Disposable barbecues are no longer being sold by Co-op stores near the Cairngorms National Park in an effort to reduce littering and stop wildfires.
The retailer said any shops situated within a one-mile (1.6km) radius would withdraw the sale of the product.
And it’s not just the Cairngorms getting special treatment. Co-op has 130 stores located near national parks across Britain, and each are following suit in banning the sale of disposable barbecues.
Disposable barbecues often set fire to peaty soil
The decision was made by executives after a spate of littering and antisocial behaviour was reported at beauty spots across the country.
“We absolutely welcome the Co-op’s move to remove the sale of disposable barbecues in and around national parks because they do present a lot of challenges at visitor hotspots like this,” said Adam Streeter-Smith, an outdoor access officer at the Cairngorms National Park.
“Anything that we can do with retailers to help get the message out about responsible barbecuing is very welcome.
“One of the biggest challenges we have in the national park particularly in summer is managing the risk of wildfires.”
He explains that the ground underneath campfires and disposable barbecues can become extremely hot, often setting fire to peaty soil. This fire can spread unnoticed just under the surface, coming above ground long after the barbecue has finished.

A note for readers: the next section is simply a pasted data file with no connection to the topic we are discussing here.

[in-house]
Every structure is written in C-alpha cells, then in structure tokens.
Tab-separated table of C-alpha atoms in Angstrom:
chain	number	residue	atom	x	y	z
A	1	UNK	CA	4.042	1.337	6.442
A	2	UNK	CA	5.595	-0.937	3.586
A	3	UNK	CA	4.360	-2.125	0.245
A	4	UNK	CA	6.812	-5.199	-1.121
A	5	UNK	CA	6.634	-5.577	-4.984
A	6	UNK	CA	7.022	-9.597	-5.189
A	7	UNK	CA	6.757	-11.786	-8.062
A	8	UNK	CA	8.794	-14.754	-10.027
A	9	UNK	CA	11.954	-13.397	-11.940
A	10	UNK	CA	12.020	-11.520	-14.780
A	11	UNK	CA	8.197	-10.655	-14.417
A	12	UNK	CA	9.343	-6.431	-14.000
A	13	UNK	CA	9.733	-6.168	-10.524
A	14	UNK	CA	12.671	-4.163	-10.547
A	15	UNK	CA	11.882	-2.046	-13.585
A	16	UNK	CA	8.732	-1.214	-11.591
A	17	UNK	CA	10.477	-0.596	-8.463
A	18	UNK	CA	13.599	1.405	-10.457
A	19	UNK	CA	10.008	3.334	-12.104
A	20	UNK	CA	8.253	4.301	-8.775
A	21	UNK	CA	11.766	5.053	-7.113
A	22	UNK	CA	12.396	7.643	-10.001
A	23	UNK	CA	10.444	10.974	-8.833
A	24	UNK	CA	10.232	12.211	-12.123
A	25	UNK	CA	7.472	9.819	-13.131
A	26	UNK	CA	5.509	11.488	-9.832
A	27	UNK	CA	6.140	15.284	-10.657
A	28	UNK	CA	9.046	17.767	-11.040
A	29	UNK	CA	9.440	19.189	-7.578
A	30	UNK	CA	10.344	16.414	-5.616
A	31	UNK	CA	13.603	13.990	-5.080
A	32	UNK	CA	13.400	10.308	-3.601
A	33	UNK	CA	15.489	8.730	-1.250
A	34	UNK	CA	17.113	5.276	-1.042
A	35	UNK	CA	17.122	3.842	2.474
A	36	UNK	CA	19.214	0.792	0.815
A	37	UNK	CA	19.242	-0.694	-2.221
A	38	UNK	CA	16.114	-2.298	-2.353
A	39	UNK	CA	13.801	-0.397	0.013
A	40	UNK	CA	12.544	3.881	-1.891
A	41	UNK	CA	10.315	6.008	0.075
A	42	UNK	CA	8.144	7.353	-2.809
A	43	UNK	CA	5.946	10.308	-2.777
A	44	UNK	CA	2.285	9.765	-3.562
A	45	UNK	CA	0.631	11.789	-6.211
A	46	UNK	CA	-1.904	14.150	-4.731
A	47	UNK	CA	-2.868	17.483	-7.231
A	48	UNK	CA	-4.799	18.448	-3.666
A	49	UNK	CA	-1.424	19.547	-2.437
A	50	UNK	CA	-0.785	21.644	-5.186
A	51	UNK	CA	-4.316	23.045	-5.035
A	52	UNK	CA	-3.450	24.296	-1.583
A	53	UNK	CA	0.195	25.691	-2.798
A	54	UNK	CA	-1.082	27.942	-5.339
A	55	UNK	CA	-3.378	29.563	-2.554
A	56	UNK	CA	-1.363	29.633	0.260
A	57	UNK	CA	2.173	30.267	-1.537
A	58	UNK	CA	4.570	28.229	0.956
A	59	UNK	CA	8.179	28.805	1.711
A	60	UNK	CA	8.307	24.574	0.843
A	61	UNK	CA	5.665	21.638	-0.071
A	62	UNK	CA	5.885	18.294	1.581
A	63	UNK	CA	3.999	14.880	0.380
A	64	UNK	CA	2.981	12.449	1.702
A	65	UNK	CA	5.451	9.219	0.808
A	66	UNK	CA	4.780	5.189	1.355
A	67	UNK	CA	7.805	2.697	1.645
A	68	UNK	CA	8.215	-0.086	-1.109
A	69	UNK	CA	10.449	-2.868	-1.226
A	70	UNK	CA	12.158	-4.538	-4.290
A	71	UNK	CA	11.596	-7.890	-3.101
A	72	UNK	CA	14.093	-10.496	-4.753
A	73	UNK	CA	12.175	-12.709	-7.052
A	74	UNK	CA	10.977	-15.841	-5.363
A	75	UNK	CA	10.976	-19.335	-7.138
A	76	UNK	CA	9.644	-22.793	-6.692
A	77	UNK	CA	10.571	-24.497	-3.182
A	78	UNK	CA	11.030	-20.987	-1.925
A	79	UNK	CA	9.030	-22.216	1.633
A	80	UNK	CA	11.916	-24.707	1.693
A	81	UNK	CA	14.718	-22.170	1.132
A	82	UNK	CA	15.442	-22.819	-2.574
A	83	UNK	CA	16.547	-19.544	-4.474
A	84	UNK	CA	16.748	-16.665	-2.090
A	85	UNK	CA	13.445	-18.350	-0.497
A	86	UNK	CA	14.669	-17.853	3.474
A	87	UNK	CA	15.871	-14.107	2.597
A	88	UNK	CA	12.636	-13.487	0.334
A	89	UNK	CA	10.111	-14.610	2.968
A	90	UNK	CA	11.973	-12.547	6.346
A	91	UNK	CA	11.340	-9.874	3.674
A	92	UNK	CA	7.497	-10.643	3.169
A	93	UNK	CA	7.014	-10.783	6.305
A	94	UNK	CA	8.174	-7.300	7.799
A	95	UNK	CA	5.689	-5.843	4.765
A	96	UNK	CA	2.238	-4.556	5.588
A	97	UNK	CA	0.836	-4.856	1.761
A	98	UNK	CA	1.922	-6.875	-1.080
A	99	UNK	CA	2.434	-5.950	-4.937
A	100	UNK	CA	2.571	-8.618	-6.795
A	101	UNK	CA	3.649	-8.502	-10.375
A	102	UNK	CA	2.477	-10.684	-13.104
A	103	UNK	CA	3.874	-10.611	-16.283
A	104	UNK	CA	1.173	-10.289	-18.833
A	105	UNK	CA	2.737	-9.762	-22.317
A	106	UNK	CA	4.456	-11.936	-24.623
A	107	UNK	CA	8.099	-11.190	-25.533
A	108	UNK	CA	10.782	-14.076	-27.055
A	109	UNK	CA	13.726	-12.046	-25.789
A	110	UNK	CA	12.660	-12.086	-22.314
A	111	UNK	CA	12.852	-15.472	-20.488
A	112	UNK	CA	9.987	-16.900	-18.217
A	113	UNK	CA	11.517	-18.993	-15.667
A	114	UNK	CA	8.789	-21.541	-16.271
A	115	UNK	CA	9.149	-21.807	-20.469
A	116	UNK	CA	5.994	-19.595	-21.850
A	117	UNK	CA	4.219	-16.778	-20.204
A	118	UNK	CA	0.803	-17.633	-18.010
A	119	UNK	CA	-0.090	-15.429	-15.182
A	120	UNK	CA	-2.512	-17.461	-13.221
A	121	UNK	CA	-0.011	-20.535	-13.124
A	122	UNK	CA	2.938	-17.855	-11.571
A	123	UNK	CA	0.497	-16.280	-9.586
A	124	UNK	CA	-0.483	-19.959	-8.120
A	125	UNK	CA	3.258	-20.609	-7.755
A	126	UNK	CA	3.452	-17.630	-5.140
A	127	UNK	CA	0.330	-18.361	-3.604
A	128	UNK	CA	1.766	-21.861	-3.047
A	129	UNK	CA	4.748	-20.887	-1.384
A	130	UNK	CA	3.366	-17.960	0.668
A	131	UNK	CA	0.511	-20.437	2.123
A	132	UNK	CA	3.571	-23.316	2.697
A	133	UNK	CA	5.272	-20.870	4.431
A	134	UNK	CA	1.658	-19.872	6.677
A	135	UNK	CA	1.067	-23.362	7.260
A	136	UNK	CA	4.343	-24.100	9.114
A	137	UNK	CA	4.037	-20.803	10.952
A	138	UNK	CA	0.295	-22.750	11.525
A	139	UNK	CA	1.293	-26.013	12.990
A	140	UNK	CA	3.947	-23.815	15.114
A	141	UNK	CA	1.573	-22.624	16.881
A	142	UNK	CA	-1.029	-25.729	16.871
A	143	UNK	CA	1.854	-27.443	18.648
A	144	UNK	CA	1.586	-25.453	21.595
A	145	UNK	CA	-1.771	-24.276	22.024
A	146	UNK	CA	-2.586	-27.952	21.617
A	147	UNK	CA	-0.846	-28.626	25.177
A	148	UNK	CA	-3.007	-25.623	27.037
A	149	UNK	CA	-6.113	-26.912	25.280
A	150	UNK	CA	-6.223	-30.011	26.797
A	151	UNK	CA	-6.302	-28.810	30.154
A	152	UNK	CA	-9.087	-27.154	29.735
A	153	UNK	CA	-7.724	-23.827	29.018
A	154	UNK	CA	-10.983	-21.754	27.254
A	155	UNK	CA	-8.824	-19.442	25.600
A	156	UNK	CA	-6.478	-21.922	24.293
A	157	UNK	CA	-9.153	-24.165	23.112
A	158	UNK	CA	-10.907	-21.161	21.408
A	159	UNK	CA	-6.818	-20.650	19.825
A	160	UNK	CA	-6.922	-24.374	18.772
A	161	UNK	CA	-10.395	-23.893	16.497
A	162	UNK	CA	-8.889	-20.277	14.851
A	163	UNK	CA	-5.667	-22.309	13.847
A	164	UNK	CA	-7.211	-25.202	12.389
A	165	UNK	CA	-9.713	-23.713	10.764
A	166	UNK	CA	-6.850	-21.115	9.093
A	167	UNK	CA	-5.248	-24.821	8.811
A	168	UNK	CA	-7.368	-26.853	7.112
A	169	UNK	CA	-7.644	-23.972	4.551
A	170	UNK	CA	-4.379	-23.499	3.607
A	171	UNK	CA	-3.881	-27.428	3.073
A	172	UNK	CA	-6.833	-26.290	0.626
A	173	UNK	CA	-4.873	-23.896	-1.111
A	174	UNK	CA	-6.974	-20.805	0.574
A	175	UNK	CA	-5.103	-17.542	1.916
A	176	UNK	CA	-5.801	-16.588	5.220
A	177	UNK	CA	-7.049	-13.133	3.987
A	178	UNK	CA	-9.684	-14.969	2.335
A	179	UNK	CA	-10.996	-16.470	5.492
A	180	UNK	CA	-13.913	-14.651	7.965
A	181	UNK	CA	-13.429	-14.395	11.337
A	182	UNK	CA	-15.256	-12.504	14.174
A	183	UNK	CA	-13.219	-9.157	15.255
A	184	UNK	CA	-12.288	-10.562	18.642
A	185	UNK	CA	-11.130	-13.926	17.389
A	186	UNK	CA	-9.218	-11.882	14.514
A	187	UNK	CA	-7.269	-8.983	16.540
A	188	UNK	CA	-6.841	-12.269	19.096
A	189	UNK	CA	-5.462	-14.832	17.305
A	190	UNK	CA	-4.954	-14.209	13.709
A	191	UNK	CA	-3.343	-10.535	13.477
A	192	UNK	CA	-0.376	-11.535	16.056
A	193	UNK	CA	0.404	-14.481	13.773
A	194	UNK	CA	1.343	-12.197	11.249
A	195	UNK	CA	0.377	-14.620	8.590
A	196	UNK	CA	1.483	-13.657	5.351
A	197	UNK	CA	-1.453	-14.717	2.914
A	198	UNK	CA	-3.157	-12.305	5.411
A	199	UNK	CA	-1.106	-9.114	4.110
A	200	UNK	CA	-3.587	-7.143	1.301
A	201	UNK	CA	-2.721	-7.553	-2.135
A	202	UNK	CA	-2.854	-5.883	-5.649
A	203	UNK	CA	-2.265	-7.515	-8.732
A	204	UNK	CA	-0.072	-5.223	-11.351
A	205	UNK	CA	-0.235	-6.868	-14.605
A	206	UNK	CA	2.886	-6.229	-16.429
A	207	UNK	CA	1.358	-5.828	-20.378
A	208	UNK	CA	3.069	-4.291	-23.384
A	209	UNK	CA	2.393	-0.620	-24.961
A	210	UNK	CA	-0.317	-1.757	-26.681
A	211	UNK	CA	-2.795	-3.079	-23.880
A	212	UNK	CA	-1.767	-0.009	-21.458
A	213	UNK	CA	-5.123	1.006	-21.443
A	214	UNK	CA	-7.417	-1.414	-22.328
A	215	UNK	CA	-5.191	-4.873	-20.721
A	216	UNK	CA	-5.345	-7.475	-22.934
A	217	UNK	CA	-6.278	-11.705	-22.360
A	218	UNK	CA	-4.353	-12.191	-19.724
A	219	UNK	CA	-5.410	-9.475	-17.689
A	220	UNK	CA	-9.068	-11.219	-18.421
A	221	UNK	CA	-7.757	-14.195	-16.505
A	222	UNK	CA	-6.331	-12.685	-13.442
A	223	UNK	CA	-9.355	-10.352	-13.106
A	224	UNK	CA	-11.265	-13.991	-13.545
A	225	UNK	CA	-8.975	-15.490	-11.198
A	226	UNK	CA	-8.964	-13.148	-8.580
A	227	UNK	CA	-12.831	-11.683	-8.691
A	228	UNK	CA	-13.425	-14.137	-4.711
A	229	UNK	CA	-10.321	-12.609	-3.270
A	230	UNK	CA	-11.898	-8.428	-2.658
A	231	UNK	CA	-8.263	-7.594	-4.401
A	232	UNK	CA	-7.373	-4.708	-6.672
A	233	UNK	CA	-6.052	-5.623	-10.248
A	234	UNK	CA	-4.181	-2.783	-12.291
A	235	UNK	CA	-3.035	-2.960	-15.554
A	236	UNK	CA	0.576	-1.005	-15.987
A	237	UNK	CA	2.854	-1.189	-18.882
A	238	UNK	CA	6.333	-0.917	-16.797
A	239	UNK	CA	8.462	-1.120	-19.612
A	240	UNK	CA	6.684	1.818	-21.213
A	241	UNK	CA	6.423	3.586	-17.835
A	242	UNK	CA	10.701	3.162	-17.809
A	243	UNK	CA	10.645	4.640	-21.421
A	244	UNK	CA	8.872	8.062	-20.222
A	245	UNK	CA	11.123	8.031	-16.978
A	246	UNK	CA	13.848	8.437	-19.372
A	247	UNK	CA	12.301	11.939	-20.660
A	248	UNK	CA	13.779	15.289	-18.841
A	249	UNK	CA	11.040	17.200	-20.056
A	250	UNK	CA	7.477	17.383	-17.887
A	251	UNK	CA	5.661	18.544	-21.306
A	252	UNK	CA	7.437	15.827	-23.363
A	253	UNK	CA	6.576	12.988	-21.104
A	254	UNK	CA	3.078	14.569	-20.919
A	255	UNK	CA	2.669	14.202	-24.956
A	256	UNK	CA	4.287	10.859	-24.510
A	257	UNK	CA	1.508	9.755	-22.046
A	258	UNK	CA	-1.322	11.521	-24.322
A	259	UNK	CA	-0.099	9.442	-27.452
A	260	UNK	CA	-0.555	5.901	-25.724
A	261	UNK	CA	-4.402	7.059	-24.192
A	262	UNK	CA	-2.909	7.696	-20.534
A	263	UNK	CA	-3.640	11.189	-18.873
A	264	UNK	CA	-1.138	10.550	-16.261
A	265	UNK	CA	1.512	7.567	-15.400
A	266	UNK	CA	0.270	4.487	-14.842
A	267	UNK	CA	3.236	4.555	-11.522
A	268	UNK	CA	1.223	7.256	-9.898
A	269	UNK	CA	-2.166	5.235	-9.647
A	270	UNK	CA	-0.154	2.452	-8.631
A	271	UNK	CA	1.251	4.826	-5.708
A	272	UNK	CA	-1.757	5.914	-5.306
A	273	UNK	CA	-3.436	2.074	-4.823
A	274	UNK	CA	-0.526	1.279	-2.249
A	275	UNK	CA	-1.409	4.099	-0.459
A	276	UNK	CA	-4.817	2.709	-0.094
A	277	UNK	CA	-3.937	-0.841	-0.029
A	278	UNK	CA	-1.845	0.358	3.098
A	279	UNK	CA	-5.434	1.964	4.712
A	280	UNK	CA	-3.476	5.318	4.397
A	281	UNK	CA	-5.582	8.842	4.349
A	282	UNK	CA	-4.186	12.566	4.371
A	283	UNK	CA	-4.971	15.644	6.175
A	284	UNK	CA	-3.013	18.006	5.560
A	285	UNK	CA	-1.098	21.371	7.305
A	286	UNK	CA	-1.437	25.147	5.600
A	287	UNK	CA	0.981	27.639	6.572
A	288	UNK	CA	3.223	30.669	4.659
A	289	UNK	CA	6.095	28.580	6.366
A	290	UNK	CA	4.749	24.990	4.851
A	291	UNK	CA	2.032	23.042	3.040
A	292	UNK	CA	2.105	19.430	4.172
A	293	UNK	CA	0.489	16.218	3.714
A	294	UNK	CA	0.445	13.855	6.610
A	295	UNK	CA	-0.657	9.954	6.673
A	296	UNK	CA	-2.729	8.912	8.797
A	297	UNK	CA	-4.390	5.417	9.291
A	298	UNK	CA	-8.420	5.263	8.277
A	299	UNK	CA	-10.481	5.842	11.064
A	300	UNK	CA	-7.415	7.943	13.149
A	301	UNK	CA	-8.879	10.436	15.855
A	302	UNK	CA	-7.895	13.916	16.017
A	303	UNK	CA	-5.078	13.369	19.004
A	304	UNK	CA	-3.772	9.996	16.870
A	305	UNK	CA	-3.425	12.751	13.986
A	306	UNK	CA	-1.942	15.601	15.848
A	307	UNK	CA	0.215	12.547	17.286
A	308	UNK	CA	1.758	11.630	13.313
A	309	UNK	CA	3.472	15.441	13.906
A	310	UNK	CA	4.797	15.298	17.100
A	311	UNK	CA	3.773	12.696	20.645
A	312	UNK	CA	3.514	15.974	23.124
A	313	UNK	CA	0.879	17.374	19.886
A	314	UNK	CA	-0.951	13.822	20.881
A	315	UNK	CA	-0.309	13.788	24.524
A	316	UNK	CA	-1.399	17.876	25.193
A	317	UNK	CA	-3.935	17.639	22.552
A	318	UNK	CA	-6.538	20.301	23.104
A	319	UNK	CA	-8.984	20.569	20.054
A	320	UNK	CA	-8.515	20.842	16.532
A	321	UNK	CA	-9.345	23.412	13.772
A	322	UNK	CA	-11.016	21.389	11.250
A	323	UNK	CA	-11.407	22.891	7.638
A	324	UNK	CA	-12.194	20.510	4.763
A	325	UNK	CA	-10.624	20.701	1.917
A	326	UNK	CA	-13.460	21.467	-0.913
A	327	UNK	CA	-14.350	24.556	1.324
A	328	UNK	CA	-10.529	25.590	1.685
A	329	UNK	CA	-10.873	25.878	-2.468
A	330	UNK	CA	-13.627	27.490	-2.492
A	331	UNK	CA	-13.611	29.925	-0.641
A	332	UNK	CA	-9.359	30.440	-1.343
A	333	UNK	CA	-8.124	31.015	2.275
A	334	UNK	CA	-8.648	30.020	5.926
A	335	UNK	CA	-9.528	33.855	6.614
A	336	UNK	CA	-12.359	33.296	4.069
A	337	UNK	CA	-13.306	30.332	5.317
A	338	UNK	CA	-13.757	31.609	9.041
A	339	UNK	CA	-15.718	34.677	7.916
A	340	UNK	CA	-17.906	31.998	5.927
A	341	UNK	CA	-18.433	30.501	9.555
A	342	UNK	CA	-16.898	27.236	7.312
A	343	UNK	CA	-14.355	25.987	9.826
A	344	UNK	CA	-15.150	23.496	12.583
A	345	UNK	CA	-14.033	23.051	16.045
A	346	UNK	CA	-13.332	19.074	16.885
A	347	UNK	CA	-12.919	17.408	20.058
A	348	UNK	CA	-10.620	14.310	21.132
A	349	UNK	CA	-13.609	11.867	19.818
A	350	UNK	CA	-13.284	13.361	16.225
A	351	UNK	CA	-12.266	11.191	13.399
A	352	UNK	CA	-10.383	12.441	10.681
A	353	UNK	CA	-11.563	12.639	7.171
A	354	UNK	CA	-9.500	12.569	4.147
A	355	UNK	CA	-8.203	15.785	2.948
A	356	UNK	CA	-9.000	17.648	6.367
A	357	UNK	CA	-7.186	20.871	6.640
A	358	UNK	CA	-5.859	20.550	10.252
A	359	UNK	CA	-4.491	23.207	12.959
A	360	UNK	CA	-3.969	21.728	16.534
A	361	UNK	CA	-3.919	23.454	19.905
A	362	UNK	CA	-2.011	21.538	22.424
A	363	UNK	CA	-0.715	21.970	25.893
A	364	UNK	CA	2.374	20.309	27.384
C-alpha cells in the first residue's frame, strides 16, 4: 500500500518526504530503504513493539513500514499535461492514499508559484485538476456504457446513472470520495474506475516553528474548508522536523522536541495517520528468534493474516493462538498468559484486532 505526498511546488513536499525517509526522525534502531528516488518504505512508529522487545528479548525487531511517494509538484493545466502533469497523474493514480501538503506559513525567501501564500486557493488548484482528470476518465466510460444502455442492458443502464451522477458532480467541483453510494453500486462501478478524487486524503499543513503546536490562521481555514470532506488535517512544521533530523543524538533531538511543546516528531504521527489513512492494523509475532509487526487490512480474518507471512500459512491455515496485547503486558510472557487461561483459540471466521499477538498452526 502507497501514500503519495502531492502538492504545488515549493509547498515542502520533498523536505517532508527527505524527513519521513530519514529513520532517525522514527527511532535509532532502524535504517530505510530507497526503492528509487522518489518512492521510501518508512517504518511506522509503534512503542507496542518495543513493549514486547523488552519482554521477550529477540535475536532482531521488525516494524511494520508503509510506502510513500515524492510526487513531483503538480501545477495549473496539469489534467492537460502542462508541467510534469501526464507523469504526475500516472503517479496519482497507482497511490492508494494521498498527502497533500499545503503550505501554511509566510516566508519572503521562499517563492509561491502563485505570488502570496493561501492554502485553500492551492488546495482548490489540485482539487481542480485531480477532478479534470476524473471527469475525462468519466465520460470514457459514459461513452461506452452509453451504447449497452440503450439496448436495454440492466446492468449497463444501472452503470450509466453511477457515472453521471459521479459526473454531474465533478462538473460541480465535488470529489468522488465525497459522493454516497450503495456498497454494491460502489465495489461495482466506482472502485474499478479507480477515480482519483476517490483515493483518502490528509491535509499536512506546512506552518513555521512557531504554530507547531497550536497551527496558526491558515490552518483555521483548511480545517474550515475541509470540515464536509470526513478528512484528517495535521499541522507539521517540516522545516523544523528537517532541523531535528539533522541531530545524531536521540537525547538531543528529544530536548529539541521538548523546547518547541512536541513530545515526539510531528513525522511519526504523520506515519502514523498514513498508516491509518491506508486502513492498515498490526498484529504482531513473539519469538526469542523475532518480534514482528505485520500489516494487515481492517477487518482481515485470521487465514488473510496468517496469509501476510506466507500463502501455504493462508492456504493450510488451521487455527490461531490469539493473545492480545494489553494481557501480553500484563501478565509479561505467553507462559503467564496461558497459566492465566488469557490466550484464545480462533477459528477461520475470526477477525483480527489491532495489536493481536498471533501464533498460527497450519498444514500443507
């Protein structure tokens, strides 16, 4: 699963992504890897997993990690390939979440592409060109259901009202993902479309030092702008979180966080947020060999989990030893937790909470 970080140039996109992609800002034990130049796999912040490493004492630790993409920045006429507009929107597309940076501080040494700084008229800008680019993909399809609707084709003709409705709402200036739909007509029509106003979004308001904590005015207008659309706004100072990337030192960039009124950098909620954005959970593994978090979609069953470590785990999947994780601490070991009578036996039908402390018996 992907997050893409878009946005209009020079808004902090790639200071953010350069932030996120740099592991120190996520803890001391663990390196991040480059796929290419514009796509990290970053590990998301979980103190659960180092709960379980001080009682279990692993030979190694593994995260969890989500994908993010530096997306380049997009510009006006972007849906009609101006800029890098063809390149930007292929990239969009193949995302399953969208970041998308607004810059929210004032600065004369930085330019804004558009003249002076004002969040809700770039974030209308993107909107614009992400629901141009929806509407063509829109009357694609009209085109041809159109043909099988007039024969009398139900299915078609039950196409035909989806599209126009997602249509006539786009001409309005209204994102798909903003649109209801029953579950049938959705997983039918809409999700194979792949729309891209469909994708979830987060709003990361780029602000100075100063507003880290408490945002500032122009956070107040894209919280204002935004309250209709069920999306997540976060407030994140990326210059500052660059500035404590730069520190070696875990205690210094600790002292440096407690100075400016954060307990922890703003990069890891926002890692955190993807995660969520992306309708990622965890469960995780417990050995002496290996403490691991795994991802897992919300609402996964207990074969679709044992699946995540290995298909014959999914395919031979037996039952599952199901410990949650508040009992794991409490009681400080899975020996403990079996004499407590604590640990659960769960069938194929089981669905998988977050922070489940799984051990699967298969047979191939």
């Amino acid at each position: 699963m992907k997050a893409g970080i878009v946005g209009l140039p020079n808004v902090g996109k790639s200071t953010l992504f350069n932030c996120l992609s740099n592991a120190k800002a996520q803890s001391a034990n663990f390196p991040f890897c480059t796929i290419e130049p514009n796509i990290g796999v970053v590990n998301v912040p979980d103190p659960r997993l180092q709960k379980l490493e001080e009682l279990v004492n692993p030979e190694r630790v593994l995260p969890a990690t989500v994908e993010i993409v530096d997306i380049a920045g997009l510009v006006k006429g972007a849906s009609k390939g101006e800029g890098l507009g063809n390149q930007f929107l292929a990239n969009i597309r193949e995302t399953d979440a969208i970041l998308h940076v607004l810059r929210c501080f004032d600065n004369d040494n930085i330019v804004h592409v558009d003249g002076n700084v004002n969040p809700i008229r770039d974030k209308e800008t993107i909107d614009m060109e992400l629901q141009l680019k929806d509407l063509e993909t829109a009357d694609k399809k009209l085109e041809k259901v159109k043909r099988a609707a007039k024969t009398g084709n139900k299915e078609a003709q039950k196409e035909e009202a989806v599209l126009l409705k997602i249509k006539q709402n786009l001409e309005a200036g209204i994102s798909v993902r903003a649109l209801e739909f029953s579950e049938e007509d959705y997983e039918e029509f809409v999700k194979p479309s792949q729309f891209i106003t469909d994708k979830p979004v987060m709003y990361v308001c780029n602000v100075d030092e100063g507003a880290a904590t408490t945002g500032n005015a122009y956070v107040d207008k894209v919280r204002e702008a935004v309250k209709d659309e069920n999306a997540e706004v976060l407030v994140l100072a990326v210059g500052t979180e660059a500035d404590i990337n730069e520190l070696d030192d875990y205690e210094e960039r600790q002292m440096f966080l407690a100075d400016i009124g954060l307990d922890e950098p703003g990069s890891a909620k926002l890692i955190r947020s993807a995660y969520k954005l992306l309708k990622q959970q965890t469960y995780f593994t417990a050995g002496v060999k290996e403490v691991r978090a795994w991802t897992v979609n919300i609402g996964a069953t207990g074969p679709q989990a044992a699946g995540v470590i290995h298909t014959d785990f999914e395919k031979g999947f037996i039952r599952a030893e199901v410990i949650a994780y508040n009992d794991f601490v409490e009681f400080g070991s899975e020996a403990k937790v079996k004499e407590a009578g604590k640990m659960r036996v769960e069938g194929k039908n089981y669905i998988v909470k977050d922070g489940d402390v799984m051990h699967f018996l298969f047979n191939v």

Once a dry patch of land catches alight, fire can spread extremely quickly. Just last month, nearly 2.5 acres of Dunecht Estate was reduced to ash when a discarded barbecue was left smouldering.
‘Unsightly scars’ left behind
Even controlled barbecues have downsides.
“Barbecues also leave unsightly scars on the ground and a lot of these disposable barbeques stay very hot for a long period of time so being able to dispose of them safely is a challenge,” said Mr Streeter-Smith.
“So unfortunately we do see a lot of these disposable barbecues being left behind, which is litter issue.
“Other folk throw their barbecues into the river to get rid of them which is a whole other problem.”
The Cairngorms park rangers spend much of their time in the summer disposing of abandoned barbecues and educating visitors about their dangers.
But it doesn’t mean you can’t cook up a hot meal while you’re out and about this summer.
Ian Hay, who works for the East Grampian Coastal Partnership, has long been advocating for single-use barbecues to be banned in favour of more environmentally-friendly options.
Barbecue safely and leave no trace
“Disposable barbecues are just rubbish from start to finish,” he said. “They take ages to heat up, they’re rubbish to cook on – all your food is burnt on the bottom and cold on the top – and then take forever to cool down enough for you to get rid of it.
“I often see them abandoned on beaches, half sticking out of the sand which can be dangerous for young children and dogs.
“Instead, you can get a cheap gas cooker for £15 and be eating your food in two minutes.”
As an outdoors enthusiast, Mr Hay is well used to cooking in the open air.
With his own portable cooker he often rustles up meals like gnocchi or mussels when he’s out and about.
“The last thing we want to be are killjoys,” he said. “I go out and about with my family and we cook outdoors all the time.
“We stay away from anything combustible and leave no trace behind us.”